The debate over whether or not the UK should remain part of the European Union has been blamed for lots of things, from frightening off investors to clogging up the airwaves with rhetoric.
But one presumably unintended consequence of this month’s referendum has been a further delay in the publication of reports widely seen as crucial to promoting data security in the NHS, encouraging information sharing, and sorting out the mess around patient opt-outs from sharing initiatives.
Long-anticipated reports by the National Data Guardian and the Care Quality Commission have fallen victim to the Purdah convention that means that governments are banned from saying or publishing anything that might influence voters’ decisions in the four weeks leading up to a vote.
Whether publication now would make a vote for Bremain or Brexit more or less likely is moot; but what is clear is that we won’t have a definite idea of what’s in the reviews until the end of June at the very earliest. Or will we?
Perhaps frustrated by the delay, last month the office of the National Data Guardian and the CQC took the step of pre-empting publication by sending out a “dear colleague” letter to update trusts.
Signed by National Data Guardian Dame Fiona Caldicott and by CQC chief executive David Behan, it sets out some key principles; as well as actions that the authors say can be taken now. But before looking at the likely content of the reviews, it’s worth considering why they were set up in the first place.
The long shadow of care.data
Back in September 2015, health secretary Jeremy Hunt asked the CQC to undertake a review of data security in the NHS. Meanwhile, the National Data Guardian was tasked with developing new data security standards for the NHS and social care, as well as a method of testing compliance.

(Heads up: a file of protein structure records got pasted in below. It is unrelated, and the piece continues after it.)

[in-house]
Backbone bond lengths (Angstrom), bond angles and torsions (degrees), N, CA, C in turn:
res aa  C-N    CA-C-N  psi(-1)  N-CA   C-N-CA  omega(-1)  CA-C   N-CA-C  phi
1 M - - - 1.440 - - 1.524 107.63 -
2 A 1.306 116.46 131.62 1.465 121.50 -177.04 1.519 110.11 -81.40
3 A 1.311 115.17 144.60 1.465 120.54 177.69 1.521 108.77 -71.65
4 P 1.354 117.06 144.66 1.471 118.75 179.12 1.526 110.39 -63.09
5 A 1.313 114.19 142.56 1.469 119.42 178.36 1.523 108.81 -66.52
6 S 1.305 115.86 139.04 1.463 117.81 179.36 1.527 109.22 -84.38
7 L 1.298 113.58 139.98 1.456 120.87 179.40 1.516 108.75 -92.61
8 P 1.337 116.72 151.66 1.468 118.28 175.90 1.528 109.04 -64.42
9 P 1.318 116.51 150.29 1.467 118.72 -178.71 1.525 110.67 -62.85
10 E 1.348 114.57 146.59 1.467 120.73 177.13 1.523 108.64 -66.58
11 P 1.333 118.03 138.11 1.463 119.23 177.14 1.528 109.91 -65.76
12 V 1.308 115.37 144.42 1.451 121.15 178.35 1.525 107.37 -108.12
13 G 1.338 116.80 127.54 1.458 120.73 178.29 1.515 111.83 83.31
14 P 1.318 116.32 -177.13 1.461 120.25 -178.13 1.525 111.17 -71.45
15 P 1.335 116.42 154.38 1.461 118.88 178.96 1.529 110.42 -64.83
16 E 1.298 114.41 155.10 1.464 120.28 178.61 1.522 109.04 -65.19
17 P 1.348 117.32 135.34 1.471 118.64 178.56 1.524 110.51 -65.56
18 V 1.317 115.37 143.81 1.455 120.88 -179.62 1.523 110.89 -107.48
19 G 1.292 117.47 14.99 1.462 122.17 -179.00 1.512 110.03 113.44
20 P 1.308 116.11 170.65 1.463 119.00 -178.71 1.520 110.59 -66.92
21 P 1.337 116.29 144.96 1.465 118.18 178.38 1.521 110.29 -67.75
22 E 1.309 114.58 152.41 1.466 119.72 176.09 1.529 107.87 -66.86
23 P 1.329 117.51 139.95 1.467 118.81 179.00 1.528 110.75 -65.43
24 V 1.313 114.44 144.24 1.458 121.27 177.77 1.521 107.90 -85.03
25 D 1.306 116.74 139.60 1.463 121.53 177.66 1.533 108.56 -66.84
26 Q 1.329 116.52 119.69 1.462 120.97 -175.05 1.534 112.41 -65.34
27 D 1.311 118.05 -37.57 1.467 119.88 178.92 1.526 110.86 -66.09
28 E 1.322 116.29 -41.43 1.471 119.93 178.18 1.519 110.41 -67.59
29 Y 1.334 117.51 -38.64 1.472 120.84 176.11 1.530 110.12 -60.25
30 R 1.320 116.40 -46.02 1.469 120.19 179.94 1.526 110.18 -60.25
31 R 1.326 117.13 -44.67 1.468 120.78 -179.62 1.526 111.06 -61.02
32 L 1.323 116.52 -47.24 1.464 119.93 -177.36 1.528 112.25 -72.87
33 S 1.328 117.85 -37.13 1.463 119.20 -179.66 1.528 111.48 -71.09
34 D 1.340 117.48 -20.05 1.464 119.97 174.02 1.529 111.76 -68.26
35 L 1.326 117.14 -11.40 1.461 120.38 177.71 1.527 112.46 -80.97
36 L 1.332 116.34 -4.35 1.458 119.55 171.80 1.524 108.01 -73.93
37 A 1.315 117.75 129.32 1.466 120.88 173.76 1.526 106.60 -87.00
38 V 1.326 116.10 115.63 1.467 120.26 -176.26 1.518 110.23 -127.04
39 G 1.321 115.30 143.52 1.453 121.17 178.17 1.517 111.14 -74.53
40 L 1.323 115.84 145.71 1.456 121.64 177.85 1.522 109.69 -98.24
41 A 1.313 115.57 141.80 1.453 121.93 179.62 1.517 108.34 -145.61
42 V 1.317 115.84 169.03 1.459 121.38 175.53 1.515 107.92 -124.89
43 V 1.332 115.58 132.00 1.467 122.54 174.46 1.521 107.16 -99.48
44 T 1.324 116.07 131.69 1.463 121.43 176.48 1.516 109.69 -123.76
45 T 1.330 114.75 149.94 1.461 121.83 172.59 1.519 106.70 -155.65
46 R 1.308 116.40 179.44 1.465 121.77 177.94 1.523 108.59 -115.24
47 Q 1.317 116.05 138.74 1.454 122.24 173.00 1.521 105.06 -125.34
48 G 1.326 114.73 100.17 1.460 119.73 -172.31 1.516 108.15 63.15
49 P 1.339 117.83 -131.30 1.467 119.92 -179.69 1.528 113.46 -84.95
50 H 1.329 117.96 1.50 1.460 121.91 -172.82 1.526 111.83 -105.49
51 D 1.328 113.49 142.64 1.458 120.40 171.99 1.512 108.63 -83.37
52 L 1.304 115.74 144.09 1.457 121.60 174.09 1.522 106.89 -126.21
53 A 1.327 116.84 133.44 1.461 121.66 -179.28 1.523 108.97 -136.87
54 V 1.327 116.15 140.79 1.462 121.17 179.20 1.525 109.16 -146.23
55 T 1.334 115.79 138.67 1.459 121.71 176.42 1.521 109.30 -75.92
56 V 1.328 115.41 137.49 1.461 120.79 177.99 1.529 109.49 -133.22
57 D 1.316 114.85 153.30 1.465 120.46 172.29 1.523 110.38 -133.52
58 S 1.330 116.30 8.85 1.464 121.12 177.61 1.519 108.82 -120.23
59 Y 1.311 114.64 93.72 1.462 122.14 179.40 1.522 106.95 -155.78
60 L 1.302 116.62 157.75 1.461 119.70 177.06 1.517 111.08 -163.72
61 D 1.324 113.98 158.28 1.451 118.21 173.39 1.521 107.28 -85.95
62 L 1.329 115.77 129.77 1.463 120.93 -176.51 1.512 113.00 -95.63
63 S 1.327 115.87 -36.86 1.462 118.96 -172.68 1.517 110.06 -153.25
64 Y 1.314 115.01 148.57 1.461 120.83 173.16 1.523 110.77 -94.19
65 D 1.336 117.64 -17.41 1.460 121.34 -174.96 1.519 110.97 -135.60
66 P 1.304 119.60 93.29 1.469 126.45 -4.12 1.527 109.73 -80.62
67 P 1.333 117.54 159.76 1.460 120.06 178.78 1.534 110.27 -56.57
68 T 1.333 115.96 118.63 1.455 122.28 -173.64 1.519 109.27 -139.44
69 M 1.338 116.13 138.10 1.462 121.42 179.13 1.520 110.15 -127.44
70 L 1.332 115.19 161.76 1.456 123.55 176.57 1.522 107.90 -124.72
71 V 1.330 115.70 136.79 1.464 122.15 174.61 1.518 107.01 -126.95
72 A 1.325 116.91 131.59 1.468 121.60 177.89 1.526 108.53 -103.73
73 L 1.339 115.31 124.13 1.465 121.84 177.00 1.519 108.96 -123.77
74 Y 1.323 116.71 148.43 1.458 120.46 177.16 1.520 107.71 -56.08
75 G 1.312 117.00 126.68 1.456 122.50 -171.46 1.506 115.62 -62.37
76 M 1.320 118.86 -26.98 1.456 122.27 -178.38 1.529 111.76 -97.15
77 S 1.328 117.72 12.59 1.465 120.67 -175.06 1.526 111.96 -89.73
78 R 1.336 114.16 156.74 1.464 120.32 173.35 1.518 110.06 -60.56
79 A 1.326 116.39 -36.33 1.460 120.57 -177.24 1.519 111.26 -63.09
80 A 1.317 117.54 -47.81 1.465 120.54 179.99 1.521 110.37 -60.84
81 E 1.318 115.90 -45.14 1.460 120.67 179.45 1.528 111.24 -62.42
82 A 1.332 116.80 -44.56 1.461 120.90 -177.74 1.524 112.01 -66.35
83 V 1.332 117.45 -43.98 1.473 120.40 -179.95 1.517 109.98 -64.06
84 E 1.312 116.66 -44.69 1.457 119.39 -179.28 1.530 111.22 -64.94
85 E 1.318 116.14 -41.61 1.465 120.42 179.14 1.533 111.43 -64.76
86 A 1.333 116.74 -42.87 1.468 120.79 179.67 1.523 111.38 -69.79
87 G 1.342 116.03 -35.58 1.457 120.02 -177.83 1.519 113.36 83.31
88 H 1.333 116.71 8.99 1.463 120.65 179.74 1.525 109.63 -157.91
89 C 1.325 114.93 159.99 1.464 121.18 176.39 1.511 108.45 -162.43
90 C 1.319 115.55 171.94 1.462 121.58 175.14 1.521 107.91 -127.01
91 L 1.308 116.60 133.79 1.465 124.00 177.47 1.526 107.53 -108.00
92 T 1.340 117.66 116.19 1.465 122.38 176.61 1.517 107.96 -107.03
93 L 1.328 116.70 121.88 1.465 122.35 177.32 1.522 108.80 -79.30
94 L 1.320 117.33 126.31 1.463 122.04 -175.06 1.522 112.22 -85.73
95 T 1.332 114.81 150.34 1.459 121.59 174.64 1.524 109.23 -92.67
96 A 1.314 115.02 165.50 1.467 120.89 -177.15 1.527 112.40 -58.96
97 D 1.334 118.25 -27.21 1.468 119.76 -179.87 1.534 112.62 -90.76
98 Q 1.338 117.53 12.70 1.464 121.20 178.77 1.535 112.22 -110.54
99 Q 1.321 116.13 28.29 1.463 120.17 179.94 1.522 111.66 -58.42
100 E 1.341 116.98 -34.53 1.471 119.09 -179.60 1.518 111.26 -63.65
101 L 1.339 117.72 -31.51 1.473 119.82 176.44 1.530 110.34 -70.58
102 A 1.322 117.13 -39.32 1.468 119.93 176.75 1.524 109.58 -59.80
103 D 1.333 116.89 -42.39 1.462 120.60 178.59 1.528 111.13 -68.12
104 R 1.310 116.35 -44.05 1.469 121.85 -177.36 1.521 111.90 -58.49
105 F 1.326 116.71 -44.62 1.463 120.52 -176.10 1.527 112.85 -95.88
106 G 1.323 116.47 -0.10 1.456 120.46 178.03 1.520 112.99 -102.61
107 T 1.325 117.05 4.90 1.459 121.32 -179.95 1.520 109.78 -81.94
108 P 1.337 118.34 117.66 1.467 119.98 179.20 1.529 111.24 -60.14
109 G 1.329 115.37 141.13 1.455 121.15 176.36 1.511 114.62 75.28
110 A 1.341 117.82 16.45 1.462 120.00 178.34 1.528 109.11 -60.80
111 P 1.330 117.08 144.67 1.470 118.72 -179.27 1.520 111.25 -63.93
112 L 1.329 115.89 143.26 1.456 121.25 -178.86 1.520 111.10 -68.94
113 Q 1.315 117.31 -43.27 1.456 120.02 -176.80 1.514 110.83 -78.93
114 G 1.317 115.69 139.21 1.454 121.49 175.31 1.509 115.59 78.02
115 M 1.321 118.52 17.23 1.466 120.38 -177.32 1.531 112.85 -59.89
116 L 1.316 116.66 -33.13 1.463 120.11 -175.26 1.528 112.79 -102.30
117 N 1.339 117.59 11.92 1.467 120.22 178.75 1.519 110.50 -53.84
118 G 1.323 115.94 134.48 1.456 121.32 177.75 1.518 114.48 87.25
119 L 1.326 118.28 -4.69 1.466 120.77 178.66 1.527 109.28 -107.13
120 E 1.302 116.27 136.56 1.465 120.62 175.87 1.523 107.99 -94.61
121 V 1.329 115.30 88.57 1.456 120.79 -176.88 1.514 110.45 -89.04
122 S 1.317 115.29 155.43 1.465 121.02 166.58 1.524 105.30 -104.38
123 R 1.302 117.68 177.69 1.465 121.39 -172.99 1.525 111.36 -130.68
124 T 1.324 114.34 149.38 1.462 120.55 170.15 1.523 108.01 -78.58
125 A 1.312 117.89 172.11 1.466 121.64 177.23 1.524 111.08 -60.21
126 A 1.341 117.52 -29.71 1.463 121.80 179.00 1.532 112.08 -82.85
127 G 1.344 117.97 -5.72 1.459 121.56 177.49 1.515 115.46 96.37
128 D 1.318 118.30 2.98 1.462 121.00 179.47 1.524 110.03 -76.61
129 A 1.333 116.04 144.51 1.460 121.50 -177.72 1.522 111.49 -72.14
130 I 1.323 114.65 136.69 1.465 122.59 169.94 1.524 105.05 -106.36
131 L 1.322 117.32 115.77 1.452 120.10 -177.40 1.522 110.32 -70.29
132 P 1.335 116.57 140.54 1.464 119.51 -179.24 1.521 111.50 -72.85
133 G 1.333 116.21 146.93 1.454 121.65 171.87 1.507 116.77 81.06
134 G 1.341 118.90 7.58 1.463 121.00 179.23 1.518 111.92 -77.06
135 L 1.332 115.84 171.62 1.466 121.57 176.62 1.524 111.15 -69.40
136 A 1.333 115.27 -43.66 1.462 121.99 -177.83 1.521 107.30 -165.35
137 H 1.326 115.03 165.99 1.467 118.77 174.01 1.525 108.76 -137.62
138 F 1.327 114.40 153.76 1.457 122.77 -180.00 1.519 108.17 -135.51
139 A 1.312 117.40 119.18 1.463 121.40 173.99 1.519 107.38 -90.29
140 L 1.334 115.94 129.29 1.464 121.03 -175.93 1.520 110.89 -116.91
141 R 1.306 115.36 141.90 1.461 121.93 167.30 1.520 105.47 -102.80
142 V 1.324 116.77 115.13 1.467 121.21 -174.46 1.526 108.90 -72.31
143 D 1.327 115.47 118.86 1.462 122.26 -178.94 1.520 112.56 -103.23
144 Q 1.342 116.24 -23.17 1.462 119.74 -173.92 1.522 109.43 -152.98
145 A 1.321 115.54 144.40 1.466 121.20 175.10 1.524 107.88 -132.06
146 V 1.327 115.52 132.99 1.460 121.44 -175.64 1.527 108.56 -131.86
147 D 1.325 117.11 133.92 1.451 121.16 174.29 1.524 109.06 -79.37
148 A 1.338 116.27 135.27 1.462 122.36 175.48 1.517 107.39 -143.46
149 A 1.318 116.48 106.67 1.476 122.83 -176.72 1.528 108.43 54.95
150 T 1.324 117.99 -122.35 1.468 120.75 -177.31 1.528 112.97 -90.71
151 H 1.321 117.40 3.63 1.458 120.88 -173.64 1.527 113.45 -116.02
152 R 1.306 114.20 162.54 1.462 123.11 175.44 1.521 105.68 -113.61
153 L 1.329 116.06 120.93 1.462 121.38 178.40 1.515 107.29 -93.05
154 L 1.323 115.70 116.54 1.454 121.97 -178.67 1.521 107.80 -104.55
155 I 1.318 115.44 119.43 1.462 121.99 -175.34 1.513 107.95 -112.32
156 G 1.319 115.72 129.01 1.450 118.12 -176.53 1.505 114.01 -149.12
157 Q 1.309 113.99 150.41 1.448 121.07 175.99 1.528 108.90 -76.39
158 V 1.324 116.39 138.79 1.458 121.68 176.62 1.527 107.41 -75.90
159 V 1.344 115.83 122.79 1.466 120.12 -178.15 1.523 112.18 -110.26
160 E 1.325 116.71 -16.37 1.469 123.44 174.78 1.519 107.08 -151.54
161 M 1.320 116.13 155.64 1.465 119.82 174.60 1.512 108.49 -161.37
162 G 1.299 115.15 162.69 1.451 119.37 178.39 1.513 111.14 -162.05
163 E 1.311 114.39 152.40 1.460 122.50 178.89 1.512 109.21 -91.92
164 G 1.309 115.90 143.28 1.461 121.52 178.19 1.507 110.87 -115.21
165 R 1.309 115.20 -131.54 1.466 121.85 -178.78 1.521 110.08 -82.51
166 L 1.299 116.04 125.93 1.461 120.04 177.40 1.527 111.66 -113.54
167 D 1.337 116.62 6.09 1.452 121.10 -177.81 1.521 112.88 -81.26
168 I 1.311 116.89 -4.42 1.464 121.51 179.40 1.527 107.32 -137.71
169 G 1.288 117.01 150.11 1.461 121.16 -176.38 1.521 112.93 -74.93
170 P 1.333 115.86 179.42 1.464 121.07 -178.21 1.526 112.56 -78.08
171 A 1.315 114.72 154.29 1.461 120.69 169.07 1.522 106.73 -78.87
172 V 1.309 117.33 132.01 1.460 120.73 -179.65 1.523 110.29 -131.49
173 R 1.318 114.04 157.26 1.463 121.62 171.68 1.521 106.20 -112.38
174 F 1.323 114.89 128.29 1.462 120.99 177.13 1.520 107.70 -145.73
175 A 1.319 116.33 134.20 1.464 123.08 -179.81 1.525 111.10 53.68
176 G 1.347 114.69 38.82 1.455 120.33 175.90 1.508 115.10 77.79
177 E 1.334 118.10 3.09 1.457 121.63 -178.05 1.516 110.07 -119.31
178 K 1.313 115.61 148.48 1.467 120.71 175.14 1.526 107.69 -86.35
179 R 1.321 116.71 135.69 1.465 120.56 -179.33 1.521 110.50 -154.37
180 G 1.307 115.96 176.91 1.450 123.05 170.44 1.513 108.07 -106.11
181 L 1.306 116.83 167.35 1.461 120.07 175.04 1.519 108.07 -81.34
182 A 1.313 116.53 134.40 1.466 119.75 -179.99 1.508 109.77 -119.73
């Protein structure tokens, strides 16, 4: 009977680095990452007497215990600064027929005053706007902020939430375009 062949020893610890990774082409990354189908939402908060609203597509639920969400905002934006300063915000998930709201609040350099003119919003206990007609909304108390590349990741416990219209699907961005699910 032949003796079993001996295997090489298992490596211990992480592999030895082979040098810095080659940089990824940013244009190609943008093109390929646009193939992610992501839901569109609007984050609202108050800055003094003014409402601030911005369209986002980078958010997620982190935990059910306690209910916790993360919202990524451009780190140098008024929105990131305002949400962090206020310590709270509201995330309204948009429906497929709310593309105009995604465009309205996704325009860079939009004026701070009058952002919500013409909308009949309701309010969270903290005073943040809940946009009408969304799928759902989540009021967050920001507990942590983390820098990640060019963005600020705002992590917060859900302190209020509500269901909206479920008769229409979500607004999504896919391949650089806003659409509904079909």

Dame Fiona was also asked to develop an opt-out model so that people who didn’t want their data to be shared could say so. This, of course, was against the background of the outcry in some quarters over care.data.
This is the controversial programme to expand the Hospital Episode Statistics, to link them with other data sources (including GP data), and to make the new datasets available to others, where others might include researchers but also commercial partners.
When it emerged that publication was to be delayed, concerns were expressed about the impact on a number of data collection projects, including care.data. After all, when the review was set up it meant that ongoing efforts to tackle the issues that had been raised were stalled. Projects affected included four care.data “pathfinder” trials to communicate risks and benefits to the public, and educate them on how to opt out.
Des Ward, the information governance director with Innopsis, an industry association for companies driving information sharing for public services, believes that the review is still valuable. “There’s quite a challenge, whether perceived or real, about sharing information,” he says. “Having a review where there are challenges is a good idea.”